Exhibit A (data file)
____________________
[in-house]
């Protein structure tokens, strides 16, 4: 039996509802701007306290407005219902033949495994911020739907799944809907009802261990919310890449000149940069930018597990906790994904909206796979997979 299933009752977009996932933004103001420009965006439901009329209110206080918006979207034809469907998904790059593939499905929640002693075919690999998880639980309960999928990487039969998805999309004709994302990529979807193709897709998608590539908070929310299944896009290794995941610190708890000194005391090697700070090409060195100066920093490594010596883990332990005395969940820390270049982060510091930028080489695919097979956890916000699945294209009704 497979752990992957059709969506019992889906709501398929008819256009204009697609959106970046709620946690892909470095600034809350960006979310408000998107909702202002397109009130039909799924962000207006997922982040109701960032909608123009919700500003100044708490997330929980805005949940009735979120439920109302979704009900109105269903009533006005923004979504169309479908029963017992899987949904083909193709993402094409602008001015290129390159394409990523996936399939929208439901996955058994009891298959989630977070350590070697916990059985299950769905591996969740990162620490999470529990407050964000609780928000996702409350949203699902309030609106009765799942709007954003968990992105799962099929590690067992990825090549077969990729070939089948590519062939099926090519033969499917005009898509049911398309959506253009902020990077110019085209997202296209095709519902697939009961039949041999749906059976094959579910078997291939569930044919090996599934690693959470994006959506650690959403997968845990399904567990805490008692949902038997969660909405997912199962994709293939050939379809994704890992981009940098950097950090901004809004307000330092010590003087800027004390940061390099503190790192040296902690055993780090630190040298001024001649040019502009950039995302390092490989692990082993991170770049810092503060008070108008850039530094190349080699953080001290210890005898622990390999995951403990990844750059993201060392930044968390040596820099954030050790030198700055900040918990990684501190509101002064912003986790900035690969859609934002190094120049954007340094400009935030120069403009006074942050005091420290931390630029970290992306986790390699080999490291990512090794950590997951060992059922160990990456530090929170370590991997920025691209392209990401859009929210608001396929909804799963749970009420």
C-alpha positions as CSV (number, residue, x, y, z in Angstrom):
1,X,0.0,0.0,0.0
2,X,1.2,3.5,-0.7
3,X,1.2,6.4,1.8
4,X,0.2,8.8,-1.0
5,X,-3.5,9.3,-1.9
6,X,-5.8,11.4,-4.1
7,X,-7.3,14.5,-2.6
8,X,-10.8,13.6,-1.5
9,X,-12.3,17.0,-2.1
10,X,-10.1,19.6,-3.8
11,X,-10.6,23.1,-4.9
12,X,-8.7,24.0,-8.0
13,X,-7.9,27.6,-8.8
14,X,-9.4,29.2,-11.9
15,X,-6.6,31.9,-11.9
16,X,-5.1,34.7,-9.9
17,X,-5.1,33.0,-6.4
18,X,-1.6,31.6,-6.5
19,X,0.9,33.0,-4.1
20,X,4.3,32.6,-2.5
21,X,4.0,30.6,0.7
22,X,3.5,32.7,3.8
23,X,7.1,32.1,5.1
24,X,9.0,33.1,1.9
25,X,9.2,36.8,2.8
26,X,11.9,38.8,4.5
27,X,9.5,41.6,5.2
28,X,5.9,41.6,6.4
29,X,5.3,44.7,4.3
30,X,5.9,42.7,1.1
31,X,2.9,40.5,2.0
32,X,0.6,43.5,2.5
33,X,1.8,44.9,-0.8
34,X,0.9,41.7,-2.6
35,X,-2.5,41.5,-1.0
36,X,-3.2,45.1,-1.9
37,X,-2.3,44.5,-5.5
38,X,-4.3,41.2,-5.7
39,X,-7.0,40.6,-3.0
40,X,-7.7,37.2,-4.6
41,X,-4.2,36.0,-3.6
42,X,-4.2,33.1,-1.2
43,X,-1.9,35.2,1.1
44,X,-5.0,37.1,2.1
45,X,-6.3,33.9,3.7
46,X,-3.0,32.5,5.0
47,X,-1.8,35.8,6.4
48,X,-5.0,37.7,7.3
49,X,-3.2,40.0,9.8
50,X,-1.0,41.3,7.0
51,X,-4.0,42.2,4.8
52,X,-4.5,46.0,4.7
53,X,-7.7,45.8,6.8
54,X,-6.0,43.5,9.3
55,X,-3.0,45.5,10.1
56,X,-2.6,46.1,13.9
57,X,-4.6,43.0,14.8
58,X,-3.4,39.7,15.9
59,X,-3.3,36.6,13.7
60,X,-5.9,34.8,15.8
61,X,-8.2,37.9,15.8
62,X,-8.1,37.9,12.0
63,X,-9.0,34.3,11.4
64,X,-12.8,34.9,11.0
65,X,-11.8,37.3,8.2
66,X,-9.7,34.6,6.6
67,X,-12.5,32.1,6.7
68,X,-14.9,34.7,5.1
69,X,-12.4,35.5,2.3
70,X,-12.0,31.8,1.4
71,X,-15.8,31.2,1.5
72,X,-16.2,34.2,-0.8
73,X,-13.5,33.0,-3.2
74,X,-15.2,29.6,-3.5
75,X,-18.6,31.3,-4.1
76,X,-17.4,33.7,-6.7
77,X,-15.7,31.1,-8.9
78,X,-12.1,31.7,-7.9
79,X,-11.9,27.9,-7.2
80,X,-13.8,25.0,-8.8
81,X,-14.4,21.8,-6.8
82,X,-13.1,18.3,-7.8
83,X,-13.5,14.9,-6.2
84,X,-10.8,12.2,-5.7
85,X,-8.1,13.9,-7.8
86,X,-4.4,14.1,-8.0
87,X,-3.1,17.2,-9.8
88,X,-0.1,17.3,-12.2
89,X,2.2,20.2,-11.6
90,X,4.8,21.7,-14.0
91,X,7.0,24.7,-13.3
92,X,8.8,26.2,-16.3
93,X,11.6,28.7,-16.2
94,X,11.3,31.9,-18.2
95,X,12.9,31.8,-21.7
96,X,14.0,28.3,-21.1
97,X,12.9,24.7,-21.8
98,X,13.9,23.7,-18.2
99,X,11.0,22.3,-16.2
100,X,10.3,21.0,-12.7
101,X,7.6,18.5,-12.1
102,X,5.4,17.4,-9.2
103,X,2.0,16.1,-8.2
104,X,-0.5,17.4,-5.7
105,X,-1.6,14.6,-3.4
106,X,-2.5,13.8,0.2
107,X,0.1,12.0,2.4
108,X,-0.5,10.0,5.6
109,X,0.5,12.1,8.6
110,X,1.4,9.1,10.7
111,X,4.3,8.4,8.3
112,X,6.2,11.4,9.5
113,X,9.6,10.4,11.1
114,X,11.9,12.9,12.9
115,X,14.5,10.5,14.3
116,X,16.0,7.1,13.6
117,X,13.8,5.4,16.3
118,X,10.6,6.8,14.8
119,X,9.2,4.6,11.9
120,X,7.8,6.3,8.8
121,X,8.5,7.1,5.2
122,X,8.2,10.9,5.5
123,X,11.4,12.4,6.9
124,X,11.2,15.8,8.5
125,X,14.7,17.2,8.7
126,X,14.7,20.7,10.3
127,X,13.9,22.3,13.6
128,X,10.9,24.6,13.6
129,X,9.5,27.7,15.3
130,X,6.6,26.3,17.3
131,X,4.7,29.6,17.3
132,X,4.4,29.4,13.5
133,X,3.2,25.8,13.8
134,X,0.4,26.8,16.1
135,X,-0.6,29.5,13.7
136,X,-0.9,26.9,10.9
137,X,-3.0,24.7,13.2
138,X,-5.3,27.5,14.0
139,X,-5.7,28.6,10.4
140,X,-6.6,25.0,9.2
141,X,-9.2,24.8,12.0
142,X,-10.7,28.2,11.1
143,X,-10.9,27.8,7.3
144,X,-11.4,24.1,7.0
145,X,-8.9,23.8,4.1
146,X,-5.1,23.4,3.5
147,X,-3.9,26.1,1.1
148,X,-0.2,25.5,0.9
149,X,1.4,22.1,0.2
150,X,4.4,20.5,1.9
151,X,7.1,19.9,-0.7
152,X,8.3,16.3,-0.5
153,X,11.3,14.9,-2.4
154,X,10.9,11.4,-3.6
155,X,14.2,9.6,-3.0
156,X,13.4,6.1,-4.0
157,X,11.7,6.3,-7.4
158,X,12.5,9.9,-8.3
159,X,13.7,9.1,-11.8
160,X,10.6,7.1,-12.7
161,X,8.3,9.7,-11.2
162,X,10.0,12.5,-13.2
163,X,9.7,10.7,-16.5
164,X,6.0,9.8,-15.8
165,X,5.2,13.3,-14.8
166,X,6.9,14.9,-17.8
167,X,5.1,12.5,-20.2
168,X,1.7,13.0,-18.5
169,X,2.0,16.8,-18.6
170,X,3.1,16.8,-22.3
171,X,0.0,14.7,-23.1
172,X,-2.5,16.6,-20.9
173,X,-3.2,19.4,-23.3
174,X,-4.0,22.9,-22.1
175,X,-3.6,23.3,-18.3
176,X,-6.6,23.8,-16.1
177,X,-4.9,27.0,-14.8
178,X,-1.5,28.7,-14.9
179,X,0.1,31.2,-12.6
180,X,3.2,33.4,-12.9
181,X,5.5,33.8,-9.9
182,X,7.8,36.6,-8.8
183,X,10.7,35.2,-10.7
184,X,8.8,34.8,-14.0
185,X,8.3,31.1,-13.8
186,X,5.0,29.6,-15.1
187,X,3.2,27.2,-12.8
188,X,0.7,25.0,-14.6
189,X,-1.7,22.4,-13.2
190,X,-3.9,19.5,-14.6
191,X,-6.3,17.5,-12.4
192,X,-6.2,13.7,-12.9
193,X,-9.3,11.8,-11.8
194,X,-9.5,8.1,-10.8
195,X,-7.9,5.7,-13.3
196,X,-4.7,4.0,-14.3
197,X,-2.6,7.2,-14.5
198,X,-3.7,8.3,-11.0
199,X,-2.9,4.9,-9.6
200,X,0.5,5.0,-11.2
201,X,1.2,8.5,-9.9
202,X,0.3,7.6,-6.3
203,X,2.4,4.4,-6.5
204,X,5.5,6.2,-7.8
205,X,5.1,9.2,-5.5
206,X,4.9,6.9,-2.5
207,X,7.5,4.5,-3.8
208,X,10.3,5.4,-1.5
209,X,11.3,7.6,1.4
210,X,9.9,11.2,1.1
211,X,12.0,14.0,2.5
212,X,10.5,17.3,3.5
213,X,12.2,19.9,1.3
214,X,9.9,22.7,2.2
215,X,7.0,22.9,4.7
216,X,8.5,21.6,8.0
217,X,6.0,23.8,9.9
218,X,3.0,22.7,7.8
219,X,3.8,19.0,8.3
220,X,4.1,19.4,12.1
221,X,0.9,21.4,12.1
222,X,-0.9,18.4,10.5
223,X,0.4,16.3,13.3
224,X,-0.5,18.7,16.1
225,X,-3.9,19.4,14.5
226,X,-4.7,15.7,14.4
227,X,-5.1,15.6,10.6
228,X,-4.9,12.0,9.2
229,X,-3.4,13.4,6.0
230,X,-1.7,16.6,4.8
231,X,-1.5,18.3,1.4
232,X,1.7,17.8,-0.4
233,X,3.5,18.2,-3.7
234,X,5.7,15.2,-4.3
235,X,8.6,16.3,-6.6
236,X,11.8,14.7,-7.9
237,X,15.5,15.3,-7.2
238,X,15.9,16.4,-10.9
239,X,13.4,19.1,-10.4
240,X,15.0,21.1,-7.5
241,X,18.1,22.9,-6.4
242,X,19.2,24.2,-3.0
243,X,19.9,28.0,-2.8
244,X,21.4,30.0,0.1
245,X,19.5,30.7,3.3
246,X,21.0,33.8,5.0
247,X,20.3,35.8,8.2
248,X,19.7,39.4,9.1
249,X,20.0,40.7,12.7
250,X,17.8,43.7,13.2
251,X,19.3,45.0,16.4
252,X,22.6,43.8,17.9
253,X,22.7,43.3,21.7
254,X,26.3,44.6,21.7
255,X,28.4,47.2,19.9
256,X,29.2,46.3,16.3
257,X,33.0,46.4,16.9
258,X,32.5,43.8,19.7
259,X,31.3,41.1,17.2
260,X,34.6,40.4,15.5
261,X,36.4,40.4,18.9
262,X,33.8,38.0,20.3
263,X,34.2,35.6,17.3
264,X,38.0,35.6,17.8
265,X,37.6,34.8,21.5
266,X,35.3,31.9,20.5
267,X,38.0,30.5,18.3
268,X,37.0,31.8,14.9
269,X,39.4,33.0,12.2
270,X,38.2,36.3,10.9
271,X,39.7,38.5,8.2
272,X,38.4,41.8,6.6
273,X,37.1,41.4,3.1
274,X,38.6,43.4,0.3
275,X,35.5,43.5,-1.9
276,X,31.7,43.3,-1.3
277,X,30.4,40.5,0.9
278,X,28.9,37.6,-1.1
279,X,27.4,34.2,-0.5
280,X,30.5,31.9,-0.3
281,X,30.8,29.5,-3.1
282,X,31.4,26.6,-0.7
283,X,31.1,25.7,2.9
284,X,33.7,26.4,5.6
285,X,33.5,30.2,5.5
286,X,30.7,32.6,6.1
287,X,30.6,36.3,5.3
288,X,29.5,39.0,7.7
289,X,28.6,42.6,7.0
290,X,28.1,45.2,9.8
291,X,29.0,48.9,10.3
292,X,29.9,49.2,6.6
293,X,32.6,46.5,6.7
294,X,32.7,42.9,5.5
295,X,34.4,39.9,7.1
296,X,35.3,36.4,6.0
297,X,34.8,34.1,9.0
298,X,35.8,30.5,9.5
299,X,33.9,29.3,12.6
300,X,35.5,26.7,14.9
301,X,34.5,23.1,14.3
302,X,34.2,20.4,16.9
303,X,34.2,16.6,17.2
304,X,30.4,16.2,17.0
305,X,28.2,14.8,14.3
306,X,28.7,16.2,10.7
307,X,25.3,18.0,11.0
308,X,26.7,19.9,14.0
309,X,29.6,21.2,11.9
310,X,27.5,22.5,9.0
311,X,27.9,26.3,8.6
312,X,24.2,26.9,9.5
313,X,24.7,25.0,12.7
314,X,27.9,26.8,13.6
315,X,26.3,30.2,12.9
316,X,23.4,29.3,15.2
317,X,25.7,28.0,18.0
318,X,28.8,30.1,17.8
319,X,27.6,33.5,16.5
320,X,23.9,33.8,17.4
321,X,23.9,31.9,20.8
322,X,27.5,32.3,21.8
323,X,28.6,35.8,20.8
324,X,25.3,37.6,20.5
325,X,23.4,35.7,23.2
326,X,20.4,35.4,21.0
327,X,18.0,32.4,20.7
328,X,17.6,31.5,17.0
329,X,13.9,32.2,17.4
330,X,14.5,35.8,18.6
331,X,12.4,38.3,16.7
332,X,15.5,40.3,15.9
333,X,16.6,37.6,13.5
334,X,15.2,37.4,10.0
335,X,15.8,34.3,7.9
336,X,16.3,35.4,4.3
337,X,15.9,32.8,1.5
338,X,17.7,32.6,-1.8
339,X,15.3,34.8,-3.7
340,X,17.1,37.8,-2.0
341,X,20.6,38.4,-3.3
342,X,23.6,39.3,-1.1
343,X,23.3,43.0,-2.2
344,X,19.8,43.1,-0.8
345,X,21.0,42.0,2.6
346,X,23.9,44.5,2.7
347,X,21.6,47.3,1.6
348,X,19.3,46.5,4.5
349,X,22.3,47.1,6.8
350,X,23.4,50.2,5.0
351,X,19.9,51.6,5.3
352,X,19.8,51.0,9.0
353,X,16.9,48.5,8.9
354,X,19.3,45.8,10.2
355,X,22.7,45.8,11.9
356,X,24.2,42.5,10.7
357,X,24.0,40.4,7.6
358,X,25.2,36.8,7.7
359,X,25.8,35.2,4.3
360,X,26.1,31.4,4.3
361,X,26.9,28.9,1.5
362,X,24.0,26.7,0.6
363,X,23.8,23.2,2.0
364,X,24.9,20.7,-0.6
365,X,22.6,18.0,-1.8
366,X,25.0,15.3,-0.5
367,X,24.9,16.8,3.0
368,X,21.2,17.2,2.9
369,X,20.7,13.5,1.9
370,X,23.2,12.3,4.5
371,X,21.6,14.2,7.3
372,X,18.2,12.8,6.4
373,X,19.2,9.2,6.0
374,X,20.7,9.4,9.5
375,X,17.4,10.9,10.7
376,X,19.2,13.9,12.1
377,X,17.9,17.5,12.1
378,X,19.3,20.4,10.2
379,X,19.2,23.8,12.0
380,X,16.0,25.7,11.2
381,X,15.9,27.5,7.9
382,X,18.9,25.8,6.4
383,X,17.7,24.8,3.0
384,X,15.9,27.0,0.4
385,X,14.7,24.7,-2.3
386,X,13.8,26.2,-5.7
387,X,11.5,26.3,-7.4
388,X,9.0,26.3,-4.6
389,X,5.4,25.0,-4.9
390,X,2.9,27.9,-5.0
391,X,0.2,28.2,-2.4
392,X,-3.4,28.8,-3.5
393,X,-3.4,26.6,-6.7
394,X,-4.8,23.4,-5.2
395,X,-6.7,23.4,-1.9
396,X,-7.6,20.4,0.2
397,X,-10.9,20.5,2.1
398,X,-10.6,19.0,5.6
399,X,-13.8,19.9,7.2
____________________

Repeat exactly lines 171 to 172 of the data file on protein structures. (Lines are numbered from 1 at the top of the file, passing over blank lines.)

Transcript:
168,X,1.7,13.0,-18.5
169,X,2.0,16.8,-18.6